configuration menu option. Administrator can select standard, strict, custom
and custom strict time zone handling.
Standard handling does not differ from previous SquirrelMail versions and
SquirrelMail uses GNU C geographical location based time zone names. Strict
handling uses time zone codes with offset from GMT. Strict time zones should
work on systems that don't support GNU C time zone naming. Custom and custom
strict handling uses config/timezones.php file instead of
config/timezones.php file should store $aTimeZones array with different set of
time zones. See default time zone set in include/timezones/standard.php. For
// World outside US border is a mirage
$aTimeZones['America/New_York']['NAME']='US Eastern standard time';
$aTimeZones['America/Chicago']['NAME']='US Central standard time';
// Oliver County, ND
$aTimeZones['America/North_Dakota/Center']['NAME']='US, Oliver County [ND]';
$aTimeZones['America/North_Dakota/Center']['TZ']='CST6CDT'; // CST since 1992
$aTimeZones['America/Denver']['NAME']='US Mountain standard time';
$aTimeZones['America/Los_Angeles']['NAME']='US Pacific standard time';
$aTimeZones['America/Adak']['NAME']='US, Aleutian Islands';
$aTimeZones['America/Phoenix']['TZ']='MST7'; // gmt-7
$aTimeZones['America/Boise']['NAME']='US, South Idaho';
// Crawford County, Indiana
$aTimeZones['America/Indiana/Marengo']['NAME']='US, Crawford County [IN]';
// Starke County, Indiana
$aTimeZones['America/Indiana/Knox']['NAME']='US, Starke County [IN]';
// Switzerland County, Indiana
$aTimeZones['America/Indiana/Vevay']['NAME']='US, Switzerland County [IN]';
$aTimeZones['America/Louisville']['NAME']='US, Louisville [KY]';
// Wayne, Clinton, and Russell Counties, Kentucky
$aTimeZones['America/Kentucky/Monticello']['NAME']='US, Wayne, Clinton, and Russell Counties [KY]';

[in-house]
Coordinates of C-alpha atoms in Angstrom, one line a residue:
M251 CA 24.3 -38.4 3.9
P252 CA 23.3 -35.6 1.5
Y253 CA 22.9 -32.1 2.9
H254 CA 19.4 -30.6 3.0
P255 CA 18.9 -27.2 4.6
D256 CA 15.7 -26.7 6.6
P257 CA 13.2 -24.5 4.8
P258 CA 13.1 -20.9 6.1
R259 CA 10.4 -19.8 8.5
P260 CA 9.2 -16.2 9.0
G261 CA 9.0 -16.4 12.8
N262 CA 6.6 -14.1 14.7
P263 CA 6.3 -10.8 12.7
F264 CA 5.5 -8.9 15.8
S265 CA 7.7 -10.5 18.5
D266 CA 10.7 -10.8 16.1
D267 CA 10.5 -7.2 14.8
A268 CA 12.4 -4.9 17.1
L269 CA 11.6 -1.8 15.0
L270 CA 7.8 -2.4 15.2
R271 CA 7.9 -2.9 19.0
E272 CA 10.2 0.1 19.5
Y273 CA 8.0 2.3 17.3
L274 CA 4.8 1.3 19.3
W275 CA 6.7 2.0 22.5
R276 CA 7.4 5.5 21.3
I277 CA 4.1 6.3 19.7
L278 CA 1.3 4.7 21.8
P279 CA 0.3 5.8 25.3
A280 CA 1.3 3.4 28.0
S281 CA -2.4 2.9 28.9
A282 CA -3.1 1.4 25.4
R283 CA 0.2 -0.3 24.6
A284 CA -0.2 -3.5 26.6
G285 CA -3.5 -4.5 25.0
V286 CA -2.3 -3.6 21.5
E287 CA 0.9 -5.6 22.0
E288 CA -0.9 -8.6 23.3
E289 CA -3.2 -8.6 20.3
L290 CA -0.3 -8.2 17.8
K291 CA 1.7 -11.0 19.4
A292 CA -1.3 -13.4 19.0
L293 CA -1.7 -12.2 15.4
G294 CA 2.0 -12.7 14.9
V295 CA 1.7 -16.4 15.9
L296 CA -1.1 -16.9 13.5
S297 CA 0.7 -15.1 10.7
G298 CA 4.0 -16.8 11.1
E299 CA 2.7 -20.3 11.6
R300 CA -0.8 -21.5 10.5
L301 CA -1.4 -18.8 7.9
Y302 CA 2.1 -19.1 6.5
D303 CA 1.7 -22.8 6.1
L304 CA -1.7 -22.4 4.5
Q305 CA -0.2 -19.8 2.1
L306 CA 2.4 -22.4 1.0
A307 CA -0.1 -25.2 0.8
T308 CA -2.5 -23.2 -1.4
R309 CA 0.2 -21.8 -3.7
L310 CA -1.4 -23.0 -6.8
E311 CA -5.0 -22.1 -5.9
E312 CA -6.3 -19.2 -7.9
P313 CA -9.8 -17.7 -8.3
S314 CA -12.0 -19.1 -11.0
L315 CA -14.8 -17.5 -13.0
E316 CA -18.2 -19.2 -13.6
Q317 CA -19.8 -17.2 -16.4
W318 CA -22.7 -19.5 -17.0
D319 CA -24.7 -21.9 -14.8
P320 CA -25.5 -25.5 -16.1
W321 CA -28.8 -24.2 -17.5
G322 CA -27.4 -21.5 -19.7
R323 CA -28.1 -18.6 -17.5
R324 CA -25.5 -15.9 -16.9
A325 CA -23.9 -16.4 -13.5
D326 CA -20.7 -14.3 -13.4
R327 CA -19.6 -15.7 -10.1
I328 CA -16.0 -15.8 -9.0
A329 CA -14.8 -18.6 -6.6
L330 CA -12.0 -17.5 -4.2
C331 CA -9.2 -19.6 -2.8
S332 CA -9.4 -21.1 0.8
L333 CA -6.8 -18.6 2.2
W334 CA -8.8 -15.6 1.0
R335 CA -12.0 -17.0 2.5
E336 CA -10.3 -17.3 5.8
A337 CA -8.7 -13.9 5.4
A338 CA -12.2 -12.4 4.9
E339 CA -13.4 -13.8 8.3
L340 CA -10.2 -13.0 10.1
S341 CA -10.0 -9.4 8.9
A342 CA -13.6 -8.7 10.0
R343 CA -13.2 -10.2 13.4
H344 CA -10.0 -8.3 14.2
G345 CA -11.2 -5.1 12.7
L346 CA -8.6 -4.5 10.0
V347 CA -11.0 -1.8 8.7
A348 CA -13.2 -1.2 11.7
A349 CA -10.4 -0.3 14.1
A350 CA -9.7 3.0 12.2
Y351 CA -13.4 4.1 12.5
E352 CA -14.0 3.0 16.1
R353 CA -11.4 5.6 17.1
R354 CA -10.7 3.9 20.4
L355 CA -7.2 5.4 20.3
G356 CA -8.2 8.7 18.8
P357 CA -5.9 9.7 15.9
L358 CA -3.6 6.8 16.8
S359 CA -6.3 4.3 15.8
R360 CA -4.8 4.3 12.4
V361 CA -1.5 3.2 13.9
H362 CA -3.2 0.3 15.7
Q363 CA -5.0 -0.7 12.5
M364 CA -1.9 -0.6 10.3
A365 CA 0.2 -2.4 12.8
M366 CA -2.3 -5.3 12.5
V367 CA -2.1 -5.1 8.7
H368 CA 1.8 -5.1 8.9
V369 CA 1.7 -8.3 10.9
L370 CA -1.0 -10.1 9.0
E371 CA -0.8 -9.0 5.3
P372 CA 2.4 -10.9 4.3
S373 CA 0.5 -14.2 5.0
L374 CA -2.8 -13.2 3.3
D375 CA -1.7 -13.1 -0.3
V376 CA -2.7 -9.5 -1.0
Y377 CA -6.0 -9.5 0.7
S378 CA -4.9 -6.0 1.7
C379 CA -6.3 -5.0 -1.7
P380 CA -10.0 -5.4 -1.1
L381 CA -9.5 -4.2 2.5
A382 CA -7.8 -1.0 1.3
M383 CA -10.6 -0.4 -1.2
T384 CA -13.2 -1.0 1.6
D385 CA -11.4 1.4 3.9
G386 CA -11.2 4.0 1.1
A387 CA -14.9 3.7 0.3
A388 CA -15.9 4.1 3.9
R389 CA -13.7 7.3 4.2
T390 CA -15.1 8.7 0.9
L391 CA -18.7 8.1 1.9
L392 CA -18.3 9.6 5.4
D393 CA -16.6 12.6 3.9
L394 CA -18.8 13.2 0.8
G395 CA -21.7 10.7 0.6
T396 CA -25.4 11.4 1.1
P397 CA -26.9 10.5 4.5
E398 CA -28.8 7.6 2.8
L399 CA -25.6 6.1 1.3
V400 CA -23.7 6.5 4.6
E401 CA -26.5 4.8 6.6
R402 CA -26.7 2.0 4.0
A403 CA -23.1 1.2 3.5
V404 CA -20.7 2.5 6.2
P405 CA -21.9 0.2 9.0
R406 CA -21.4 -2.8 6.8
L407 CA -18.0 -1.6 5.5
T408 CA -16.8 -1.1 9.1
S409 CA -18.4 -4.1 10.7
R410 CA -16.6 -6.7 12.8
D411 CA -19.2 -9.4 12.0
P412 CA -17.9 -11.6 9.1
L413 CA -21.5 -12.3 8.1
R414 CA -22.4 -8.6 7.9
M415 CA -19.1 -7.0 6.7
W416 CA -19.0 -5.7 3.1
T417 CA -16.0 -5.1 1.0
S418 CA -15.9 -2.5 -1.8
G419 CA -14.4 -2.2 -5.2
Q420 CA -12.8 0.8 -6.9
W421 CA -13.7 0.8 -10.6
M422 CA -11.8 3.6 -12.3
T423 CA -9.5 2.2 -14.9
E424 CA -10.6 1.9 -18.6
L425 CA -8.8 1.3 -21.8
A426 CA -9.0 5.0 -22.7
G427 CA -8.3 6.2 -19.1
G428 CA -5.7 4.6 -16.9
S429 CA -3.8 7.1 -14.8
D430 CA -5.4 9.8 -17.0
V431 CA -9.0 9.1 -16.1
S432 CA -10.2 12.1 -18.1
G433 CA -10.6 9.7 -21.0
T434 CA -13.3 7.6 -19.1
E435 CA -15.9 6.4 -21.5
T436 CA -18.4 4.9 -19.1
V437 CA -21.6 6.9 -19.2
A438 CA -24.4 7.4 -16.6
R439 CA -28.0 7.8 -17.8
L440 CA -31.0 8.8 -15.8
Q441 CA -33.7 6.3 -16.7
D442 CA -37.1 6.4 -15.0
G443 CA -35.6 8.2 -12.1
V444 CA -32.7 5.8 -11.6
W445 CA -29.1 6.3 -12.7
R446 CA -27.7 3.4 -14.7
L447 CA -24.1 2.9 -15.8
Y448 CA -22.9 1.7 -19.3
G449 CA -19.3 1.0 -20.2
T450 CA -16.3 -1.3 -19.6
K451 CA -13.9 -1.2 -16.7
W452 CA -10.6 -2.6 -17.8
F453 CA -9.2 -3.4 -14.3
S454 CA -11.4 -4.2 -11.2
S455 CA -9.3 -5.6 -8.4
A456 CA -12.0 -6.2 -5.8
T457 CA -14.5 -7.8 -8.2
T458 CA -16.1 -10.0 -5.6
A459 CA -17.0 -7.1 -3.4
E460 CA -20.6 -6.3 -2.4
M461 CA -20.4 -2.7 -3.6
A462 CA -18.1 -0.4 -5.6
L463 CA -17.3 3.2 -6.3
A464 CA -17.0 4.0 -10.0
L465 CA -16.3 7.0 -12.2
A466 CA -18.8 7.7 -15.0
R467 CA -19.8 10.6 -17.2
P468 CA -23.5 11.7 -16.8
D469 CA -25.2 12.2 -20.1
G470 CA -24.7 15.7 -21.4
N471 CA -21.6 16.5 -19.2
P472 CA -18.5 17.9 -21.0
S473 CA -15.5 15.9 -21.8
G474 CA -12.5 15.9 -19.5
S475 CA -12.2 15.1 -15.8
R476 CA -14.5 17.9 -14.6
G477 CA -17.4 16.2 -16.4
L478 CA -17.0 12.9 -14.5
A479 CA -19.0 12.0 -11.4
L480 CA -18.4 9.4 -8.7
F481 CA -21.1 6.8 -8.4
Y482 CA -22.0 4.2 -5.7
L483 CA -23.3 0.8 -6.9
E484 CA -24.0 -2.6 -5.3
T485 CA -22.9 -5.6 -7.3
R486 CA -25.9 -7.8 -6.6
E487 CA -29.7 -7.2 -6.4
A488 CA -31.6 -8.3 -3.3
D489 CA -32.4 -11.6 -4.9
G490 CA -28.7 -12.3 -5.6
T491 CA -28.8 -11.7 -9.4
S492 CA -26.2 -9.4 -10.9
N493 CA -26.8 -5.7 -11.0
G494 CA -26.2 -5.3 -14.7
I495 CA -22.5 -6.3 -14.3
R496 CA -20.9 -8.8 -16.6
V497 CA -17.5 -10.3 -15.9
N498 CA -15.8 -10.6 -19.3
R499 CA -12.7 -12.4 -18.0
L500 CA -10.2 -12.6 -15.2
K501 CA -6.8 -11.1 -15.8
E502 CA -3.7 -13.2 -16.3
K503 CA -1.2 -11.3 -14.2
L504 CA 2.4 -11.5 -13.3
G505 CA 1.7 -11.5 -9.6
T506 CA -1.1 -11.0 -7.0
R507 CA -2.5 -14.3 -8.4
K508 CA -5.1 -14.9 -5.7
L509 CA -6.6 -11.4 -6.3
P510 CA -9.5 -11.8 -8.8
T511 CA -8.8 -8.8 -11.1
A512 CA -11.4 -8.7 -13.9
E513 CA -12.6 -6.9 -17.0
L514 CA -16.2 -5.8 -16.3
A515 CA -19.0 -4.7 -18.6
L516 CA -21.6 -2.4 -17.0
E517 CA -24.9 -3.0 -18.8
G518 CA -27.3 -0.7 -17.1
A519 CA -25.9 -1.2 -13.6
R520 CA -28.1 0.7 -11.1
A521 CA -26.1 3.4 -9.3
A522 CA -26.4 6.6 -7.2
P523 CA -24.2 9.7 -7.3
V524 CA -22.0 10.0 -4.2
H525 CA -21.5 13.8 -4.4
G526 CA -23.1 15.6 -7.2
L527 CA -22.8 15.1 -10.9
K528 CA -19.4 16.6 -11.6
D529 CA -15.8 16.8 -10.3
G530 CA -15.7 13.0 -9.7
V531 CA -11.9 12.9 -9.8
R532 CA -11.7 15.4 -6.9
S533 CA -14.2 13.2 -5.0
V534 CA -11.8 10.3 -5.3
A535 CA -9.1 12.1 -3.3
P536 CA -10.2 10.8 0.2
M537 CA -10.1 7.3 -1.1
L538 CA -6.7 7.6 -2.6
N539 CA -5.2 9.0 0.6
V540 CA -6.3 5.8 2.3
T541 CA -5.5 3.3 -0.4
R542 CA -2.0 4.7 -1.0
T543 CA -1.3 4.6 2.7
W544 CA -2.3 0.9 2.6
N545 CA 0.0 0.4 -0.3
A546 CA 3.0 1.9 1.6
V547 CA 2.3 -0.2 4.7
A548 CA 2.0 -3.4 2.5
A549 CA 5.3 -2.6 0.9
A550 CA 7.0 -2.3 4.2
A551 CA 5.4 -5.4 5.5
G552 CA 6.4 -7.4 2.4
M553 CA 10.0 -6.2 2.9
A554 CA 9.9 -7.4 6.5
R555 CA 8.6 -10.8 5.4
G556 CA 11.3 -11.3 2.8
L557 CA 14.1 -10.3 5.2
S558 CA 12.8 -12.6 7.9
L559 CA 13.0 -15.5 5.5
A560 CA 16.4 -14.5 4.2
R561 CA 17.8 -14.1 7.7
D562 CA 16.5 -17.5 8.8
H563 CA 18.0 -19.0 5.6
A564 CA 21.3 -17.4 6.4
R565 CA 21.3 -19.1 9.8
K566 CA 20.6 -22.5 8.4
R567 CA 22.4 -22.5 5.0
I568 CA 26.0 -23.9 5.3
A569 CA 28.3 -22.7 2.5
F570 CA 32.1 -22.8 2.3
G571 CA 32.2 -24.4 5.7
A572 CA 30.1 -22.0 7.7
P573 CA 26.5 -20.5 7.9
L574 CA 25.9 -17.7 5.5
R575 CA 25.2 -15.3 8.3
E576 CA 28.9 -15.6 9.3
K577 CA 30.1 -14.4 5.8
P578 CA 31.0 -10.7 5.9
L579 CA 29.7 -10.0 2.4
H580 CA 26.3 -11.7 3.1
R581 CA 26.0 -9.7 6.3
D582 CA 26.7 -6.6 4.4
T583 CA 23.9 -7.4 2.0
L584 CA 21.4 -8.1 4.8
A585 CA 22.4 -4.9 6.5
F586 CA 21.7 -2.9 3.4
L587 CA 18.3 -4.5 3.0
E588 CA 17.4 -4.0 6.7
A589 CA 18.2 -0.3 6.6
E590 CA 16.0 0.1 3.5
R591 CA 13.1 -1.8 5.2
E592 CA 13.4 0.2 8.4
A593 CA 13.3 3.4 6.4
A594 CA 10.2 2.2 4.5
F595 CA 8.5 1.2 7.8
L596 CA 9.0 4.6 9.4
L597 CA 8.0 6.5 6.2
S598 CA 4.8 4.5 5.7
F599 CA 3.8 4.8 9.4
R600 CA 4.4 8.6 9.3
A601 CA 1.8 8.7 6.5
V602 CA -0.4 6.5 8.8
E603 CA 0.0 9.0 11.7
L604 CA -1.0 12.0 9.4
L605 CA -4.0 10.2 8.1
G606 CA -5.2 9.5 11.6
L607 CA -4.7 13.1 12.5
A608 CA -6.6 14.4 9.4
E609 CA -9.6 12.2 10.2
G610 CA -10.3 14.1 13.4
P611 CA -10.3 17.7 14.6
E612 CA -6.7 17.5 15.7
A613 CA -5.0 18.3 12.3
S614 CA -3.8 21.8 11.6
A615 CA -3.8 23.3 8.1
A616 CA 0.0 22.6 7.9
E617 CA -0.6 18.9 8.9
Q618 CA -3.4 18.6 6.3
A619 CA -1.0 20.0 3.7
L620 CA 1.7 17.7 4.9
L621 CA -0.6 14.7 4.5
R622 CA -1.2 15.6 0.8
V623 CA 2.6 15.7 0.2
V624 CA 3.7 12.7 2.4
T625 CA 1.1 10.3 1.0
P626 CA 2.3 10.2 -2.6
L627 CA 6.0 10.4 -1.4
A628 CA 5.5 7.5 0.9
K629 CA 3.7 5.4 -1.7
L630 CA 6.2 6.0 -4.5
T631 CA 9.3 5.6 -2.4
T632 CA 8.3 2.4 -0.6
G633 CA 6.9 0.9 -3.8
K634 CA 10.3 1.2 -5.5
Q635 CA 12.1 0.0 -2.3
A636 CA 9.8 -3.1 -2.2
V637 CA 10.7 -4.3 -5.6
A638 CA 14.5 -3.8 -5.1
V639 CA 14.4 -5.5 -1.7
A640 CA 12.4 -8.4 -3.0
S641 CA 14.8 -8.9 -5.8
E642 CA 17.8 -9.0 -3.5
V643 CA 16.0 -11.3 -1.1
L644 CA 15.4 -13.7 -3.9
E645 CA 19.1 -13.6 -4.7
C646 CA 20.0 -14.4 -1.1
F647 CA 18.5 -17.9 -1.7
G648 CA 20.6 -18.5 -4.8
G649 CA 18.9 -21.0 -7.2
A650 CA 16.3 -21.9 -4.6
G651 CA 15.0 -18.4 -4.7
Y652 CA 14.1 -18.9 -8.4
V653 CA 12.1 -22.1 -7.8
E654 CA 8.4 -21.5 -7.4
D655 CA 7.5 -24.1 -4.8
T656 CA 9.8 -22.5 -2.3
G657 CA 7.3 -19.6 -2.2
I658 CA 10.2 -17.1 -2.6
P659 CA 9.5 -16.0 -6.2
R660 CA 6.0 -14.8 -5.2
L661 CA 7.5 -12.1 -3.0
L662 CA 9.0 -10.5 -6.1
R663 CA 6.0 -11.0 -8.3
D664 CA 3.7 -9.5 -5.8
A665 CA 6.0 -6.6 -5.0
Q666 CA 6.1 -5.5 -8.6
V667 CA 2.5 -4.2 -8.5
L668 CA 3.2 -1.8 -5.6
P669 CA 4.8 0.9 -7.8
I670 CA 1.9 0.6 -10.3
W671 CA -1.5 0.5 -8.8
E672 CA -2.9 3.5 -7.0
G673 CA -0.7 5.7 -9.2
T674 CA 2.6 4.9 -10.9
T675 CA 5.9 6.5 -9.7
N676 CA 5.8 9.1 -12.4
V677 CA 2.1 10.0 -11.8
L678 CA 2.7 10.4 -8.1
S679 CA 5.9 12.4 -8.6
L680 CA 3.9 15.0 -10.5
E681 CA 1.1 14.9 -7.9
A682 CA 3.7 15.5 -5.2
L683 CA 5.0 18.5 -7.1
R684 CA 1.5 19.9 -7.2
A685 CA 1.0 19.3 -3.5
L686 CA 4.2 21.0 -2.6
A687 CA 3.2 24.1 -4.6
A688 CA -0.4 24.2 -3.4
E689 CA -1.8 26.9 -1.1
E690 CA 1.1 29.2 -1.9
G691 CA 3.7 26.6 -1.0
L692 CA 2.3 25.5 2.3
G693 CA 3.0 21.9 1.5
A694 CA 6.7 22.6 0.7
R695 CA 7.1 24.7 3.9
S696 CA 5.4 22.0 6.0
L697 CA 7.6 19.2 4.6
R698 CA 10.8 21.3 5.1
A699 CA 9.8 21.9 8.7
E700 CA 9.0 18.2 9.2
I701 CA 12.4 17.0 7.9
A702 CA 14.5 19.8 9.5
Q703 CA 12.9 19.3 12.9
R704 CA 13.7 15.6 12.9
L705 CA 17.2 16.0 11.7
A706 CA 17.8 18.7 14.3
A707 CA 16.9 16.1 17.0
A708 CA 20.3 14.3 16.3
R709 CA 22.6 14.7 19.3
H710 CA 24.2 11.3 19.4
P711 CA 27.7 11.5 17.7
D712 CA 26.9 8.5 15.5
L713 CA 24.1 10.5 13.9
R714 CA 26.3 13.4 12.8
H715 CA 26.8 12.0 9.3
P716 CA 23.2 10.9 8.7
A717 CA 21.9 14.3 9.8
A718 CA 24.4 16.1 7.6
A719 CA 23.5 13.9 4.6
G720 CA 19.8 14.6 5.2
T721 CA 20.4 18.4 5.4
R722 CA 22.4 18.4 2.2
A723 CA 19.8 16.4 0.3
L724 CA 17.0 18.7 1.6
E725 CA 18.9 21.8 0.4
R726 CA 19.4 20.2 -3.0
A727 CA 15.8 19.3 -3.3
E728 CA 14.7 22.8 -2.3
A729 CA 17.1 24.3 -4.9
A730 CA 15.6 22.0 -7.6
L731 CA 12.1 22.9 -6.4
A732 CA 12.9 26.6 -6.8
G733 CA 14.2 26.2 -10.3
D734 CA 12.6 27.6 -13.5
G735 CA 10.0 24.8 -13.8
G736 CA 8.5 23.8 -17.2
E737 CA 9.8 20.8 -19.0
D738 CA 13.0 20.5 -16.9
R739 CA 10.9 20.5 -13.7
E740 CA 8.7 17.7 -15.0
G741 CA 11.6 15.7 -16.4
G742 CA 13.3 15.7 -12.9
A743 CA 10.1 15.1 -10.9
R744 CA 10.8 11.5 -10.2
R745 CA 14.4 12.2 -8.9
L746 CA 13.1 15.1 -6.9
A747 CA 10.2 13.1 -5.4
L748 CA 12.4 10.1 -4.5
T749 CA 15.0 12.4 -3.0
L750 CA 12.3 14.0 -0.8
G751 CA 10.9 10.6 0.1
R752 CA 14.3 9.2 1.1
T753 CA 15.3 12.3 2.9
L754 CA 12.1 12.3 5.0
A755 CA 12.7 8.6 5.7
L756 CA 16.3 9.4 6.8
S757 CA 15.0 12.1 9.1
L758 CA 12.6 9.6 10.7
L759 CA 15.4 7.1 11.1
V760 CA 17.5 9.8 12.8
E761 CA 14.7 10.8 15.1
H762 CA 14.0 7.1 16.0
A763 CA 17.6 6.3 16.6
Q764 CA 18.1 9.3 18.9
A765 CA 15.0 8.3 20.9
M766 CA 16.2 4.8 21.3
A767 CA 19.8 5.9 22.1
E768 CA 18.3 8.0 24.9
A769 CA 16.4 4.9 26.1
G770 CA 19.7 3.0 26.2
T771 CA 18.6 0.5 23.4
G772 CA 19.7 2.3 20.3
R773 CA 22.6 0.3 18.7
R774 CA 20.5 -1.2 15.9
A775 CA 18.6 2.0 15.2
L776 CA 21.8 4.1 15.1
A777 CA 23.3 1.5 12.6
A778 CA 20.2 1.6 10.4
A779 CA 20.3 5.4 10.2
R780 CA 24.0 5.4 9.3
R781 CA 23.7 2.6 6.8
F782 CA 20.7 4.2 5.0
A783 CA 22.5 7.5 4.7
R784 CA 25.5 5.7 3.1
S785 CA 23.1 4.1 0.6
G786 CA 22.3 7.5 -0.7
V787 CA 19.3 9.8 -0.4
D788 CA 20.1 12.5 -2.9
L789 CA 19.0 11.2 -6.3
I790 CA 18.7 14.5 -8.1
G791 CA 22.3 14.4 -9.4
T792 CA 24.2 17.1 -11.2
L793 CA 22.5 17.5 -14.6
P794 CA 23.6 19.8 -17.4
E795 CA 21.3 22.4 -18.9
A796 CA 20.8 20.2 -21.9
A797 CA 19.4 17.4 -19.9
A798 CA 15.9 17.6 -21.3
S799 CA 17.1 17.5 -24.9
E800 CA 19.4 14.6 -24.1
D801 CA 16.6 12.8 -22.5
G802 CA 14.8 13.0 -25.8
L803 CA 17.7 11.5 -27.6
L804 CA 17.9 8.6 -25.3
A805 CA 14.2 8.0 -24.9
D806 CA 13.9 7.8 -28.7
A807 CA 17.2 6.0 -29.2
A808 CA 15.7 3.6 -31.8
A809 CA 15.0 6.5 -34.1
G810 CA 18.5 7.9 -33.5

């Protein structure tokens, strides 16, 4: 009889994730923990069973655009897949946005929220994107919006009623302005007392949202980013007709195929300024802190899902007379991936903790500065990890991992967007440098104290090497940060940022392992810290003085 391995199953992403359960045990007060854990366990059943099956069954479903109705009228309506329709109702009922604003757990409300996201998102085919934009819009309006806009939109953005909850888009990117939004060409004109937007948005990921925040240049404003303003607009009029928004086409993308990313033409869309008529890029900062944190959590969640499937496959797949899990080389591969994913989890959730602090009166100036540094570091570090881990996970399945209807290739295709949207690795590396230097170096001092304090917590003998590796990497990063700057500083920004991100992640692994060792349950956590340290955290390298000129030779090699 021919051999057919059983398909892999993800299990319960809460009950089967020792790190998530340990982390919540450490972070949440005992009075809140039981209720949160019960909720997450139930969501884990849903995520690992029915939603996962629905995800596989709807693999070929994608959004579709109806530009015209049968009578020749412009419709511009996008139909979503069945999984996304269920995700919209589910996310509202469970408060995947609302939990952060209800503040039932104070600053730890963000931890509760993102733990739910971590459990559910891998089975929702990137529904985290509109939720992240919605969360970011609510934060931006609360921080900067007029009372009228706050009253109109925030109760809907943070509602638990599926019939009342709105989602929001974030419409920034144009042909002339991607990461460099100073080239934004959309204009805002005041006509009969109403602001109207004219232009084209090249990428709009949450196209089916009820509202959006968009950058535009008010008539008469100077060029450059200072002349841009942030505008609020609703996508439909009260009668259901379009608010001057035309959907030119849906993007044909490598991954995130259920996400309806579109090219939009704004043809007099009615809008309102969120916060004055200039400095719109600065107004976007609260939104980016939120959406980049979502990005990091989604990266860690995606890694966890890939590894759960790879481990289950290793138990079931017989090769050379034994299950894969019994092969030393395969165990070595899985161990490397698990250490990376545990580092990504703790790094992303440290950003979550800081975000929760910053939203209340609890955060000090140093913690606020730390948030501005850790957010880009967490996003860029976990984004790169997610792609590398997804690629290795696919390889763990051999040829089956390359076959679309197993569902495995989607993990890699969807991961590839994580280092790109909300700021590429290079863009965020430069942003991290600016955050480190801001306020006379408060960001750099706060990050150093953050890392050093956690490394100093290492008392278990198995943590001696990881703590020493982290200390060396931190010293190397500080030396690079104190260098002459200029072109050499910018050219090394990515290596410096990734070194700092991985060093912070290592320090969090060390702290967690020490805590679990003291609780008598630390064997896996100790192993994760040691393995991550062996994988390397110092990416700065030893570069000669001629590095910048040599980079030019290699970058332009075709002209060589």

// The Michigan border with Wisconsin switched from EST to CST/CDT in 1973.
$aTimeZones['America/Menominee']['NAME']='US, Menominee [MI]';
GNU C time zone naming should be supported by many Unix OSes. It is recommended
way of setting time zone, because it handles historical changes and daylight
savings specific to selected geographical location. Strict time zones might
provide inaccurate or outdated time zone settings.
If modifications in TZ environment are visible in your webserver's logs (time
offset is changed), make sure that you can reproduce such behavior in latest PHP
version and report bug to PHP developers. Issue can be fixed by blocking use of
time zone (PHP safe mode and TZ is not listed in safe_mode_allowed_env_vars
setting or forced_prefs plugin) or by attaching special PHP script with
putenv('TZ=some time zone') call in PHP auto_append_file setting (suggestion is
not tested and you might have to fix all SquirrelMail exit calls).
Please note, that use of auto_append_file provides only temporally workaround
and does not fix your PHP setup. Script that runs as unprivileged user, should
be unable to affect webserver's logging system.
PHP provides the functions htmlspecialchars() and htmlentities() for HTML
string sanitizing. When SquirrelMail developers want to sanitize HTML formating
symbols, they should use htmlspecialchars() and avoid using
htmlentities() uses the ISO-8859-1 charset by default, sanitizing the
ISO-8859-1 eight bit symbols. Other charsets use the same eight bit ranges to
store different symbols, so this will break all translations not using
Depending on the parameters, htmlspecialchars() only sanitizes three,
four or five seven bit symbols (&, ", ', < and >).
htmlspecialchars() only breaks HTML encoded strings using the
ISO-2022 charsets. ISO-2022
charsets use seven bit ranges to store different symbols. The used encoding
table depends on escape sequences present in ISO-2022 text.
A charset option is added to htmlentities() and
htmlspecialchars() since PHP 4.1.0 but list of supported charsets is
limited. The fallback charset is same good old and dangerous ISO-8859-1.
If SquirrelMail charset decoding functions are used, they should apply
htmlspecialchars() to the decoded string automatically. Don't try to
use htmlspecialchars() twince on the same string, since that might
break the decoded string.